Major geographic features include the Blue Ridge Mountains in the west, the Piedmont region of the central portion of the state, the Coastal Plain, and Cape Fear, Cape Hatteras, and the Outer Banks off the eastern coast. These regions are roughly divided by their elevation, with the Coastal Plain extending to areas below 400 feet above sea level; the Piedmont encompassing those areas between 400 and 1,500 feet; and the Mountain region referring to areas from 1,500 feet to the highest Appalachian peaks at more than 6,000 feet.

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North Carolina - topographic map


According to the Bureau of Economic Analysis, the state's 2003 total gross state product was $314 billion. Its 2003 Per Capita Personal Income was $28,071, 38th in the nation. North Carolina's agricultural outputs are poultry and eggs, tobacco, hogs, milk, nursery stock, cattle, and soybeans. Its industrial outputs are tobacco products, textile goods, chemical products, electric equipment, machinery, and tourism. Charlotte, the largest city in the state, is also the nation's largest banking presence outside of New York City. North Carolina is also the largest film making state outside of California. Movie Studios are located in Shelby, Raleigh-Durham, Charlotte, and the most popular, EUE Screen Gems Studios in Wilmington. Some of the film/telelvision credits filmed there include: Dawson's Creek, One Tree Hill, Cape Fear, Maximum Overdrive, and The Crow.


According to the U.S. Census Bureau, as of 2003, North Carolina's population was estimated at 8,407,248 people.

The racial makeup of the state is:

The 5 largest ancestry groups in North Carolina are African American (21.6%), American (13.9%), English (9.5%), German (9.5%), Irish (7.4%).

6.7% of North Carolina's population were reported as under 5, 24.4% under 18, and 12.0% were 65 or older. Females made up approximately 51% of the population.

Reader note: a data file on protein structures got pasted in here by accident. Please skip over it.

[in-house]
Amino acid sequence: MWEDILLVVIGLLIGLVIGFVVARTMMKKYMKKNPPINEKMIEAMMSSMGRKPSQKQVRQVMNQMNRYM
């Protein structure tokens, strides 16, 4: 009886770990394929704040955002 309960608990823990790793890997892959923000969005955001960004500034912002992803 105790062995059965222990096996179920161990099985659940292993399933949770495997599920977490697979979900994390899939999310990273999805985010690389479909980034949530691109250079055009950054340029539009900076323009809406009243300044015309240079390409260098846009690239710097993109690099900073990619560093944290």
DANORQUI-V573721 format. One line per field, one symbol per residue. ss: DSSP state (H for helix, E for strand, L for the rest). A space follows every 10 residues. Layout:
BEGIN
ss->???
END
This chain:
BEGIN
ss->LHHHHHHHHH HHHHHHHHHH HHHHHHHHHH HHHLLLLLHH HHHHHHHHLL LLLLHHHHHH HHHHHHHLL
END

The religious affiliations of the citizens of North Carolina are:

  • Protestant 83%
  • Roman Catholic 6%
  • Other Christian 2%
  • Other Religions 1%
  • Non-Religious 5%

The three largest Protestant denominations in North Carolina are: Baptist (47% of the total state population), Methodist (13%), Presbyterian (4%).

Important cities and towns

Small towns/areas with interesting names:


Colleges and universities

Professional sports teams

Miscellaneous information

Clip Art and Pictures

State Maps

State Flags

  • US State Flags (

Lesson Plans, Resources and Activites

Lesson Plans, Resources and Activites

Also see

External links

Regions of North Carolina Flag of North Carolina
Coastal Plain | Land of the Sky | Metrolina | Piedmont | Piedmont Triad | Blue Ridge Mountains | Outer Banks | Smoky Mountains | The Triangle
Largest cities

Asheville | Burlington | Cary | Chapel Hill | Charlotte | Concord | Durham | Fayetteville | Gastonia | Goldsboro | Greensboro | Greenville | Hickory | High Point | Jacksonville | Raleigh | Rocky Mount | Wilmington | Wilson | Winston-Salem


Alamance | Alexander | Alleghany | Anson | Ashe | Avery | Beaufort | Bertie | Bladen | Brunswick | Buncombe | Burke | Cabarrus | Caldwell | Camden | Carteret | Caswell | Catawba | Chatham | Cherokee | Chowan | Clay | Cleveland | Columbus | Craven | Cumberland | Currituck | Dare | Davidson | Davie | Duplin | Durham | Edgecombe | Forsyth | Franklin | Gaston | Gates | Graham | Granville | Greene | Guilford | Halifax | Harnett | Haywood | Henderson | Hertford | Hoke | Hyde | Iredell | Jackson | Johnston | Jones | Lee | Lenoir | Lincoln | Macon | Madison | Martin | McDowell | Mecklenburg | Mitchell | Montgomery | Moore | Nash | New Hanover | Northampton | Onslow | Orange | Pamlico | Pasquotank | Pender | Perquimans | Person | Pitt | Polk | Randolph | Richmond | Robeson | Rockingham | Rowan | Rutherford | Sampson | Scotland | Stanly | Stokes | Surry | Swain | Transylvania | Tyrrell | Union | Vance | Wake | Warren | Washington | Watauga | Wayne | Wilkes | Wilson | Yadkin | Yancey

Political divisions of the United States Missing image
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Federal district District of Columbia
Insular areas American Samoa | Baker Island | Guam | Howland Island | Jarvis Island | Johnston Atoll | Kingman Reef | Midway Atoll | Navassa Island | Northern Mariana Islands | Palmyra Atoll | Puerto Rico | Virgin Islands | Wake Island